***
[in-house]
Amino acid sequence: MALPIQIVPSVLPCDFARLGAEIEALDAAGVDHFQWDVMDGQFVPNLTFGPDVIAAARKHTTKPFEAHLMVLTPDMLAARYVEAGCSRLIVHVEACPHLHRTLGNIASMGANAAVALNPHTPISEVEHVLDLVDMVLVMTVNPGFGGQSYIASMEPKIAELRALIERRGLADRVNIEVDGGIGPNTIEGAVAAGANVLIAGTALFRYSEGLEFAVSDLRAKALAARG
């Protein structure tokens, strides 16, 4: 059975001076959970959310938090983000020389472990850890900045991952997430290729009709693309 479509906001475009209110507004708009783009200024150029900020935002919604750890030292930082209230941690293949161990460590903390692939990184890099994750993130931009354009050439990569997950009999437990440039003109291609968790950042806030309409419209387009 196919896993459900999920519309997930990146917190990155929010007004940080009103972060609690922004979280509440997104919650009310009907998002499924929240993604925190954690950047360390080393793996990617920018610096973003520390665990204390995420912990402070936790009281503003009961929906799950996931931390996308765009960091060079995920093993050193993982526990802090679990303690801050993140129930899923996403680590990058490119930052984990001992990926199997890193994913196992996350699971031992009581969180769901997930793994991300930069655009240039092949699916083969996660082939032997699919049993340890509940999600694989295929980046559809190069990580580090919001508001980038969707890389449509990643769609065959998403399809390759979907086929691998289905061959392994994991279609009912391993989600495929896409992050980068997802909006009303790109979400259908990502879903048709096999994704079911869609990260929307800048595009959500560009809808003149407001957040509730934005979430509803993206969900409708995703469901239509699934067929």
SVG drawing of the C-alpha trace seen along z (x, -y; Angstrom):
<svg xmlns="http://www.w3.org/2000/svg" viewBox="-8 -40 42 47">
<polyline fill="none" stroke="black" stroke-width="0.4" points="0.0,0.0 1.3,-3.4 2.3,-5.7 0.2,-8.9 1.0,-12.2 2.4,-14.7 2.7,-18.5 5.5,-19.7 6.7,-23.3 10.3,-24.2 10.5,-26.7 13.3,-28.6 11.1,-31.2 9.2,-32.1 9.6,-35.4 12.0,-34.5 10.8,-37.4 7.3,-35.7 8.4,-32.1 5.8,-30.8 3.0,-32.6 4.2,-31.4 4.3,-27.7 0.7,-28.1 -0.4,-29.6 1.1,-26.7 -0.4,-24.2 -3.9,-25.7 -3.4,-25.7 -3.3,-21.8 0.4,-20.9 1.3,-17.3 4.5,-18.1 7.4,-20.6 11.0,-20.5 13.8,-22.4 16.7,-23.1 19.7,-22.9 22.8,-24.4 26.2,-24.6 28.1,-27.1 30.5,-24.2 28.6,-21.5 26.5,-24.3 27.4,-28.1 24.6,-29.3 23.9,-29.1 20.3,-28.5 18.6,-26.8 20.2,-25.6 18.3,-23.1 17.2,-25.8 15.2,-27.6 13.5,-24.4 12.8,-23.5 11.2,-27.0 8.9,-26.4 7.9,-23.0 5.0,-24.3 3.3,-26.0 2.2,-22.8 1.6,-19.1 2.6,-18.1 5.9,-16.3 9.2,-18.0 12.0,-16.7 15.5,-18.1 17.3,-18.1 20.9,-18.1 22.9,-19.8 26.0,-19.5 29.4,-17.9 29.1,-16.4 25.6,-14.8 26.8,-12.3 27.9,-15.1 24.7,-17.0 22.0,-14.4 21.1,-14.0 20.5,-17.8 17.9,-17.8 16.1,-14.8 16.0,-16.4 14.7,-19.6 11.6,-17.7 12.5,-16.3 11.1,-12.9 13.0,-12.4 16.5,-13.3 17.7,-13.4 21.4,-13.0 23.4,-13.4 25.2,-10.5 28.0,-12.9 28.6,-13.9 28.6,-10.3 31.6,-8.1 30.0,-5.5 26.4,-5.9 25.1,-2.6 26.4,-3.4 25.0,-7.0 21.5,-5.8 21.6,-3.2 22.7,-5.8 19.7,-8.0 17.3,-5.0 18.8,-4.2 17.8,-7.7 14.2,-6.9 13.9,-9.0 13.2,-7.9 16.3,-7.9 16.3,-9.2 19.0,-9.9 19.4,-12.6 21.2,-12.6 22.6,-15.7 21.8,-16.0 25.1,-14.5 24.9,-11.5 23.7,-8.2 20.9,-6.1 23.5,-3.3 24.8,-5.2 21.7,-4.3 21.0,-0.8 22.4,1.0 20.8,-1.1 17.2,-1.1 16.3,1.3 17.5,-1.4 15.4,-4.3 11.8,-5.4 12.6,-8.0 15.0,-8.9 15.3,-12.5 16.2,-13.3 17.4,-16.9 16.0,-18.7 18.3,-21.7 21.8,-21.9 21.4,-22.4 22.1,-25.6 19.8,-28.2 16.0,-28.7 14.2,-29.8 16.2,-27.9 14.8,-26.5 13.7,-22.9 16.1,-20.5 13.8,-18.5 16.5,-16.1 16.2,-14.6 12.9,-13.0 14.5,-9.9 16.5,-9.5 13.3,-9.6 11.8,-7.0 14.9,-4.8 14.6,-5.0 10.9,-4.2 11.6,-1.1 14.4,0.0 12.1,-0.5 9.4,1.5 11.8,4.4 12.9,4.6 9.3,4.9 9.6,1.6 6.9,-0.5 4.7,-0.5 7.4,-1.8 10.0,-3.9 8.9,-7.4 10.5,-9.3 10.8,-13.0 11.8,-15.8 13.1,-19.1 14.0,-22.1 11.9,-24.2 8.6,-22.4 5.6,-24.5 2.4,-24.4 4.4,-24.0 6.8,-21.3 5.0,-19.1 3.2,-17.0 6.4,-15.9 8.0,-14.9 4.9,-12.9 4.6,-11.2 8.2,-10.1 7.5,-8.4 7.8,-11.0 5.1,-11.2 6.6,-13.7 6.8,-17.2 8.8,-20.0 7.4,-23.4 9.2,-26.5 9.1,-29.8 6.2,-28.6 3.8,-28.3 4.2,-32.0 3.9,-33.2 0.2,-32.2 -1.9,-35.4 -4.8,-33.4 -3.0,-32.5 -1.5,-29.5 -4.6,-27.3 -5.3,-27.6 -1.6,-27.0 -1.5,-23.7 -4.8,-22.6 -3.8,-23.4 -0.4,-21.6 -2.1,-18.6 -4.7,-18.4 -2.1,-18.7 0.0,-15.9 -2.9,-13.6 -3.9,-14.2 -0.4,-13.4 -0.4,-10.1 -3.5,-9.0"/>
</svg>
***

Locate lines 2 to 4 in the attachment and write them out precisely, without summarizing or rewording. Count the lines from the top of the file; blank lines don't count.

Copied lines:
Amino acid sequence: MALPIQIVPSVLPCDFARLGAEIEALDAAGVDHFQWDVMDGQFVPNLTFGPDVIAAARKHTTKPFEAHLMVLTPDMLAARYVEAGCSRLIVHVEACPHLHRTLGNIASMGANAAVALNPHTPISEVEHVLDLVDMVLVMTVNPGFGGQSYIASMEPKIAELRALIERRGLADRVNIEVDGGIGPNTIEGAVAAGANVLIAGTALFRYSEGLEFAVSDLRAKALAARG
């Protein structure tokens, strides 16, 4: 059975001076959970959310938090983000020389472990850890900045991952997430290729009709693309 479509906001475009209110507004708009783009200024150029900020935002919604750890030292930082209230941690293949161990460590903390692939990184890099994750993130931009354009050439990569997950009999437990440039003109291609968790950042806030309409419209387009 196919896993459900999920519309997930990146917190990155929010007004940080009103972060609690922004979280509440997104919650009310009907998002499924929240993604925190954690950047360390080393793996990617920018610096973003520390665990204390995420912990402070936790009281503003009961929906799950996931931390996308765009960091060079995920093993050193993982526990802090679990303690801050993140129930899923996403680590990058490119930052984990001992990926199997890193994913196992996350699971031992009581969180769901997930793994991300930069655009240039092949699916083969996660082939032997699919049993340890509940999600694989295929980046559809190069990580580090919001508001980038969707890389449509990643769609065959998403399809390759979907086929691998289905061959392994994991279609009912391993989600495929896409992050980068997802909006009303790109979400259908990502879903048709096999994704079911869609990260929307800048595009959500560009809808003149407001957040509730934005979430509803993206969900409708995703469901239509699934067929």
SVG drawing of the C-alpha trace seen along z (x, -y; Angstrom):